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Latrobe plans demolition of fire-damaged buildings

Tuesday, Sept. 3, 2013, 12:01 a.m.
 

Having cut through red tape, Latrobe officials are acting to remove two buildings destroyed by fire this year.

City manager Alex Graziani said crews should begin work on Tuesday to demolish an apartment building at the intersection of Main Street and Truman Avenue while a bar at 903 Ligonier St. is inspected for asbestos.

Demolition is expected to begin on the former Ligonier Street Grub and Pub after Friday, he said.

The city has hired a contractor using fire insurance money from property owner Jeff Regula and with his permission will remediate both sites to remove the health and safety hazards for Latrobe residents, Graziani said.

For now, an estimate for the work is about $40,000, Graziani said.

Removing asbestos and sealing shared walls with other adjacent buildings could increase costs, he said.

“It's very tricky to do demolition in an urban area like that,” Graziani said.

The downtown bar has remained damaged since a fire on April 18 started in an upstairs vacant apartment.

The four-unit apartment building at Main Street and Truman Avenue caught fire earlier that month.

Arson investigations by state police fire marshals are ongoing, Graziani said.

Those probes delayed demolition, as did the contractor's schedule and communication with the bank about the insurance money.

“I thought we could've done this in June. I'm surprised it's taken this long,” Graziani said.

The property owner did consent to the demolition and waive a 60-day waiting period after the city received the insurance funds to speed up the work.

“He's been cooperative, it just doesn't go fast,” Graziani said.

Regula, reached by phone, read from a prepared statement.

“I have been working with city officials diligently and have formulated a plan to have the properties demolished,” he said. “I've also been working with city officials and an investor who wishes to acquire the properties for the benefit of the city of Latrobe. I am confident with the continued hard work of everybody involved that the revitalization plan is going to work out.”

Regula would not elaborate on the identities of possible investors, saying he wanted to first finalize the sale.

He said he has owned the downtown building for 15 years, first operating his own sports memorabilia and card shop. About 10 years ago, he began leasing to business owners, including the Ligonier Street Grub and Pub.

Regula said only recently was he able to return to the building, where he had to sort through damaged memorabilia, including early issues of Sports Illustrated stored in the basement.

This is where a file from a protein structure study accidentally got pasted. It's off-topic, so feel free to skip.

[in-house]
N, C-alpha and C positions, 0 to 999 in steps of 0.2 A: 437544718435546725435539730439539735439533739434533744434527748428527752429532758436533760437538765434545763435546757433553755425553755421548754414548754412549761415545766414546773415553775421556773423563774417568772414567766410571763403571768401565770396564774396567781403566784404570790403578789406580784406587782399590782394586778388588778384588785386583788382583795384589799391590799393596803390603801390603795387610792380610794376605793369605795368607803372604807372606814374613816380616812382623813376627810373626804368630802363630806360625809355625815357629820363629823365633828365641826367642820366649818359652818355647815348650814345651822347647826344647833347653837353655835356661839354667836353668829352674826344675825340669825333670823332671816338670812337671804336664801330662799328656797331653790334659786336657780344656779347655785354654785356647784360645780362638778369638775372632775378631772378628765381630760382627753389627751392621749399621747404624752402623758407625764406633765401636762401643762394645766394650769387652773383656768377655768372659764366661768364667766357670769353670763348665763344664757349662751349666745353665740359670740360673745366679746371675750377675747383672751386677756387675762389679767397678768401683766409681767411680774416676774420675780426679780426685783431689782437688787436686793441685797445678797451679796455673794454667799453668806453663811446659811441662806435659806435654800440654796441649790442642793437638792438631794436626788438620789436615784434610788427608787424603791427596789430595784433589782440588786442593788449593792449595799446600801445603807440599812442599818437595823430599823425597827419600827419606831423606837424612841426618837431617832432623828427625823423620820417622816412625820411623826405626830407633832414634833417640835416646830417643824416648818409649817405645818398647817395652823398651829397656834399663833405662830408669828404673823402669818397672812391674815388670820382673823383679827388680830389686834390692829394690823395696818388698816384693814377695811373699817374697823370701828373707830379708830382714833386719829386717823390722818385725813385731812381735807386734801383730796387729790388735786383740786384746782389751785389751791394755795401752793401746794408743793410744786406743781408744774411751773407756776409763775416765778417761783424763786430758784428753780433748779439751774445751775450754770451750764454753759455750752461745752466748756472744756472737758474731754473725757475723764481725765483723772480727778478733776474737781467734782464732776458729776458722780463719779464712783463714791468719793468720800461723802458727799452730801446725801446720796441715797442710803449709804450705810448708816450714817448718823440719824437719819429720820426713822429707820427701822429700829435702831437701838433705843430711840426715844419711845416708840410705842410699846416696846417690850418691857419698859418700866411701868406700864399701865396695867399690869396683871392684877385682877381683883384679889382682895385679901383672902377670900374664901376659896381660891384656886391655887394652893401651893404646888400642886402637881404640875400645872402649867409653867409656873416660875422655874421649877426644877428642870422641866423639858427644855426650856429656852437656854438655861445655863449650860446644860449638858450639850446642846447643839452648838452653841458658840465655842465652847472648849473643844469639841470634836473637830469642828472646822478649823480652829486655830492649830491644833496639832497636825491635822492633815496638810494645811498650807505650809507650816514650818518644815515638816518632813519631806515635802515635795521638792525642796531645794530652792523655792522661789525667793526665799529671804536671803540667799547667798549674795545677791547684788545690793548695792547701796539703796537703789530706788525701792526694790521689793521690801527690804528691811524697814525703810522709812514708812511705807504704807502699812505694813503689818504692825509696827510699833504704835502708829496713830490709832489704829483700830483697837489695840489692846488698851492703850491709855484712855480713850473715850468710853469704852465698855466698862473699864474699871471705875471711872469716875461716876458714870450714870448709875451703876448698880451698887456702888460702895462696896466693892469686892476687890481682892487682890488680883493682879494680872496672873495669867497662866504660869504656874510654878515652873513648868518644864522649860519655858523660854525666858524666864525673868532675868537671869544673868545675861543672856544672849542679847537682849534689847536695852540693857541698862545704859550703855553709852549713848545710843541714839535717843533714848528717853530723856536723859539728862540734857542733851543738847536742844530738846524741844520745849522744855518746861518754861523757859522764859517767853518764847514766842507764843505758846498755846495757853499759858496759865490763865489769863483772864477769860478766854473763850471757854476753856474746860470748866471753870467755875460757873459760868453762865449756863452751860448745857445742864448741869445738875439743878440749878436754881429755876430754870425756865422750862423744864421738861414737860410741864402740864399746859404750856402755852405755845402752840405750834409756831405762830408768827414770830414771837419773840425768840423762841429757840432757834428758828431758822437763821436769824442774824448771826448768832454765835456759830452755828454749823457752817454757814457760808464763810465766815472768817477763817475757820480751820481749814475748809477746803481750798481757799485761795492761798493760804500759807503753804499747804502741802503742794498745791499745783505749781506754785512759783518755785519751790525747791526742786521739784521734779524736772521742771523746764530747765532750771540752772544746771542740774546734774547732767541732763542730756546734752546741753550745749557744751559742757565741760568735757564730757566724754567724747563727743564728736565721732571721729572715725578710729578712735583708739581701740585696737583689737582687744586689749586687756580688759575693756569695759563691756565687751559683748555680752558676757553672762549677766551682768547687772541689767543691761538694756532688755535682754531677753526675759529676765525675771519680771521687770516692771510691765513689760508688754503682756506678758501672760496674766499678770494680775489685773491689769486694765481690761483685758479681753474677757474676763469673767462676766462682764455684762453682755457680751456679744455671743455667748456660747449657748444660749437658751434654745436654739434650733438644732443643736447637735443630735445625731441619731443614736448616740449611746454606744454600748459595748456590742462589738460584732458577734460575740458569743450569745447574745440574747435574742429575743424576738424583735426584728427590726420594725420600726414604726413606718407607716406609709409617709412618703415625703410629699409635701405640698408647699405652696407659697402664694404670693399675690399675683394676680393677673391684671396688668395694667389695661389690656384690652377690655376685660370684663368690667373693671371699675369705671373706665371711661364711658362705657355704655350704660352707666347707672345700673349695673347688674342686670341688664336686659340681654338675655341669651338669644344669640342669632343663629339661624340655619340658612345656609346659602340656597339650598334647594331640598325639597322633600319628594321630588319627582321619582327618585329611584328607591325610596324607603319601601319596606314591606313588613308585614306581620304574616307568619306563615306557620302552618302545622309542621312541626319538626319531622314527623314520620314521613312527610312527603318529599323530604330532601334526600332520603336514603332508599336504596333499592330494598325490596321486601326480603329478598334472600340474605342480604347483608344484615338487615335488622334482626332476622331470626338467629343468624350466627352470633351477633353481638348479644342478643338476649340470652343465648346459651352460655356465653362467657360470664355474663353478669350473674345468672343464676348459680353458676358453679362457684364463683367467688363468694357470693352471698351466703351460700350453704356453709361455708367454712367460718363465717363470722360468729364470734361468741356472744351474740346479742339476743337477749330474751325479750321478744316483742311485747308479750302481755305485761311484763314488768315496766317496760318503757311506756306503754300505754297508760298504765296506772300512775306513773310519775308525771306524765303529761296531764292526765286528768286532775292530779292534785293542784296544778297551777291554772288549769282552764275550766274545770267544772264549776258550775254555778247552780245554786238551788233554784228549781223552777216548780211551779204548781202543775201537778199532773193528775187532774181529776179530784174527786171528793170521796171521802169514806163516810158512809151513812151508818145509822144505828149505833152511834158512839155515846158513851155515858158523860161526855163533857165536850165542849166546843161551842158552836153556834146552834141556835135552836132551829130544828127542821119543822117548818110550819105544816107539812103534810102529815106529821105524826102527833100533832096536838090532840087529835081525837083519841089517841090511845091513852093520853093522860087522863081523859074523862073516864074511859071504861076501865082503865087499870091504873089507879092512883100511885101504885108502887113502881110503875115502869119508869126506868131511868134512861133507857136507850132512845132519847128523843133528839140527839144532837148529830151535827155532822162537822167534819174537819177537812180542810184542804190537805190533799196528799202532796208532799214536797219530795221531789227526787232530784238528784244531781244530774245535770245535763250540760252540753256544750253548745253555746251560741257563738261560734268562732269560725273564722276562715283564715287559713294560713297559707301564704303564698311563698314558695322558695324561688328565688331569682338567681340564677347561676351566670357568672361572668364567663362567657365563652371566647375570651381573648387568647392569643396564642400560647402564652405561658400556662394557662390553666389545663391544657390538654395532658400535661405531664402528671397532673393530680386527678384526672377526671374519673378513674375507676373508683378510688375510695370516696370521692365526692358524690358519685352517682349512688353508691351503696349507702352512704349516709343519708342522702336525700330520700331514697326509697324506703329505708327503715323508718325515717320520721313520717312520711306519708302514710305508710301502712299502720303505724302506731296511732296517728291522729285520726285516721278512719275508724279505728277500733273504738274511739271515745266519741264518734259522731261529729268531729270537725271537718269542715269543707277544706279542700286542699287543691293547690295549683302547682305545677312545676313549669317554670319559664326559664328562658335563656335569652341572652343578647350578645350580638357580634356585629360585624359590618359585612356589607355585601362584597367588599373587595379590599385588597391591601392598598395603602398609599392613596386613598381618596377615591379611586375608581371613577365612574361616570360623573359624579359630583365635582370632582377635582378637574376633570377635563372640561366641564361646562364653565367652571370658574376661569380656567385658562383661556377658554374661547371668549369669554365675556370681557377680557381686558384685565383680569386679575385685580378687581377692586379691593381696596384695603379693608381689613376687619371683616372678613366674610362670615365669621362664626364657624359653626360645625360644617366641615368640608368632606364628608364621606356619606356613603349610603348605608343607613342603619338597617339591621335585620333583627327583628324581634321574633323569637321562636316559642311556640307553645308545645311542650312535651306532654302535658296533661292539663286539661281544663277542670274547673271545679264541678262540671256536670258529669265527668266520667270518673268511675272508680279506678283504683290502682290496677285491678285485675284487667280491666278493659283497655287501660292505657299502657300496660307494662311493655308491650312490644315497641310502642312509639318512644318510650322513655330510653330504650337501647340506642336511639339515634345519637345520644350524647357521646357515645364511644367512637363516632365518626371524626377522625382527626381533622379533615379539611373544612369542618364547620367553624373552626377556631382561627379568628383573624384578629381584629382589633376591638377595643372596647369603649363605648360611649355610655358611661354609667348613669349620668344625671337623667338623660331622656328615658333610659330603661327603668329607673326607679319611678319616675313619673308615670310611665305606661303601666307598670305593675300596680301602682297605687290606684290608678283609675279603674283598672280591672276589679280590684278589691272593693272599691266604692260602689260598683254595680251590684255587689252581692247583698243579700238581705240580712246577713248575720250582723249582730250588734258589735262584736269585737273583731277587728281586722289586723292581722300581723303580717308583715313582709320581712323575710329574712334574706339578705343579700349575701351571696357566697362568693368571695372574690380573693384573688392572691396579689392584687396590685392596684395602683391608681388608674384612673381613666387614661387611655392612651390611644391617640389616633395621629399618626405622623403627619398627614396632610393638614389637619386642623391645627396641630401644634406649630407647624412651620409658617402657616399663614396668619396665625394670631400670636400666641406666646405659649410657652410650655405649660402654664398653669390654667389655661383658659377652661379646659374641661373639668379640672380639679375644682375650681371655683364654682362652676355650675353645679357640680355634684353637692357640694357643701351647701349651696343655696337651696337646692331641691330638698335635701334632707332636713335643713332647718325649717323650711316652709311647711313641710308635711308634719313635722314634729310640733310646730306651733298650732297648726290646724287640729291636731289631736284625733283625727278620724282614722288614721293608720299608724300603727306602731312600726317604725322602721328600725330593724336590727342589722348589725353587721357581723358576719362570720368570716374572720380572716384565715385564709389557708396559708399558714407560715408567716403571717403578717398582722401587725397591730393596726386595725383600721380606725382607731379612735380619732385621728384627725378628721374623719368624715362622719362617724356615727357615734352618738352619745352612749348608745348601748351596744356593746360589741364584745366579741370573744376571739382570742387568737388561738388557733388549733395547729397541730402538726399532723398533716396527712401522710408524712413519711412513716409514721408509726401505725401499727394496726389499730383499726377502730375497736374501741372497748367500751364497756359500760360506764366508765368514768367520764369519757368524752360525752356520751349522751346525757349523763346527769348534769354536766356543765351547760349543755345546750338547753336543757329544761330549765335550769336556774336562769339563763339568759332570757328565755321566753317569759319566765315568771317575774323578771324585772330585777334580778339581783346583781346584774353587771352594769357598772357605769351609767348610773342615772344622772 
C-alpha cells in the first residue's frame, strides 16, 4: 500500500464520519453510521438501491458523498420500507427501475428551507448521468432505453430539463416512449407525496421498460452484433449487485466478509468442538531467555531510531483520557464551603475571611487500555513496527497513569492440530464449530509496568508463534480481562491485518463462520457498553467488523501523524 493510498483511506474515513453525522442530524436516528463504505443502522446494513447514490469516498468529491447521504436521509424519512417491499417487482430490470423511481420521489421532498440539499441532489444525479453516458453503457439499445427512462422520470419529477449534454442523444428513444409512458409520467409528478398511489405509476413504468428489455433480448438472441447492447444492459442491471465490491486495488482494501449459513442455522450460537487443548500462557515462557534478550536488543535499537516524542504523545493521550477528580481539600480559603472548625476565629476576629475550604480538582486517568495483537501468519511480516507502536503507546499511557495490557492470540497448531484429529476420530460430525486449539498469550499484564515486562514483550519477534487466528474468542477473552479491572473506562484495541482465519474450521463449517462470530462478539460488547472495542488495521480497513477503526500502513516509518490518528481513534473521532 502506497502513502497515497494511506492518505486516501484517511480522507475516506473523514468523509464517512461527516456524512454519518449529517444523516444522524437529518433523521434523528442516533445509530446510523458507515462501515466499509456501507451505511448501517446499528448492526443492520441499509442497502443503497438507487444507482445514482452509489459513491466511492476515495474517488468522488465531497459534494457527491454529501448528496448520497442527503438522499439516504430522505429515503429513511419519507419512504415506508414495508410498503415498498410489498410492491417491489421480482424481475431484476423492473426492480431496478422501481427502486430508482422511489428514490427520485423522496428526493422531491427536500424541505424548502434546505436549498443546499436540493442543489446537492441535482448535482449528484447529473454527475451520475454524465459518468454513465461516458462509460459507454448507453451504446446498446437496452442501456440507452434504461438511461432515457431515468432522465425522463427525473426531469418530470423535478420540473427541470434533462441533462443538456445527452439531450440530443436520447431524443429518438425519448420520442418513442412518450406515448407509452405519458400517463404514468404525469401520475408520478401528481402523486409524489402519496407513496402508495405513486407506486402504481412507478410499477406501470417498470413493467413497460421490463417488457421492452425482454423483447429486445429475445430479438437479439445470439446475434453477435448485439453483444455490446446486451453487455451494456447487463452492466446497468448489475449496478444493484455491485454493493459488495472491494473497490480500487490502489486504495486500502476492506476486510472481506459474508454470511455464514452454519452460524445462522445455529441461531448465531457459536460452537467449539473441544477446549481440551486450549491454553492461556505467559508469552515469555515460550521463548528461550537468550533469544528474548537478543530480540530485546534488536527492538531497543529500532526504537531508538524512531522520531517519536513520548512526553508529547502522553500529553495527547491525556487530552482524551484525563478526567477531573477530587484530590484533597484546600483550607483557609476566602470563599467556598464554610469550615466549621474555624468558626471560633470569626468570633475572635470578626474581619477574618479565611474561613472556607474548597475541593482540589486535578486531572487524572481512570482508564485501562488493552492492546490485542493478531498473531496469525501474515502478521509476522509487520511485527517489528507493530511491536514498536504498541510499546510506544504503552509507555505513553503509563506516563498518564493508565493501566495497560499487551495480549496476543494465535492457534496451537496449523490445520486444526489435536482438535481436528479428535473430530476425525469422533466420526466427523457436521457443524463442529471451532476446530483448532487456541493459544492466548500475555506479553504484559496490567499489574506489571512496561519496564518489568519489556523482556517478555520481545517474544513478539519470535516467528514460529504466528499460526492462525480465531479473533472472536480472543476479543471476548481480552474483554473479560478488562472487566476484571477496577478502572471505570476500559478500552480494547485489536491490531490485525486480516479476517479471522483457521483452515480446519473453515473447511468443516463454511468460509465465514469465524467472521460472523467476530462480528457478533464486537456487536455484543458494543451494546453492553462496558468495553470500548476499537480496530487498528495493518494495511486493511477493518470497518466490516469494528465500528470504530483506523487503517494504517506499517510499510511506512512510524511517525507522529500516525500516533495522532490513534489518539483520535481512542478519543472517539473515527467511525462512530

“It's really kind of a sad thing because a lot of the stuff I didn't realize I still had,” he said.

During an Aug. 26 meeting, Councilman Mike Skapura asked whether city officials were working to remove the eyesores and assure the public that progress was under way.

“There are people that are thinking that nothing's happening,” Skapura said.

Graziani, solicitor Jim Kelly and code enforcement officer Ann Powell explained at the meeting that they have been working with Regula, bank officials and the Department of Environmental Protection.

A resident complained at the Aug. 12 council meeting that a plastic security fence surrounding the downtown property was not secured and blew into the street.

Graziani said at the meeting that as of this past weekend, a more substantial construction fence would be in place.

The apartment building may cost between $8,000 and $10,000 to tear down, while demolition of the bar is estimated to cost up to $30,000, Graziani said.

Latrobe has an ordinance related to state law that requires a percentage of insurance proceeds to be put into an escrow account for the city, Kelly said.

Act 93 of 1994, known as the Fire Insurance Escrow Act, requires insurance companies to transfer a portion of the policy benefits to the municipality, if it has a local ordinance in place like Latrobe's.

The state Department of Community and Economic Development keeps a list on its website of municipalities that have filed ordinances, naming 27 in Westmoreland County, including Latrobe.

Stacey Federoff is a staff writer for Trib Total Media.

 

 

 
 


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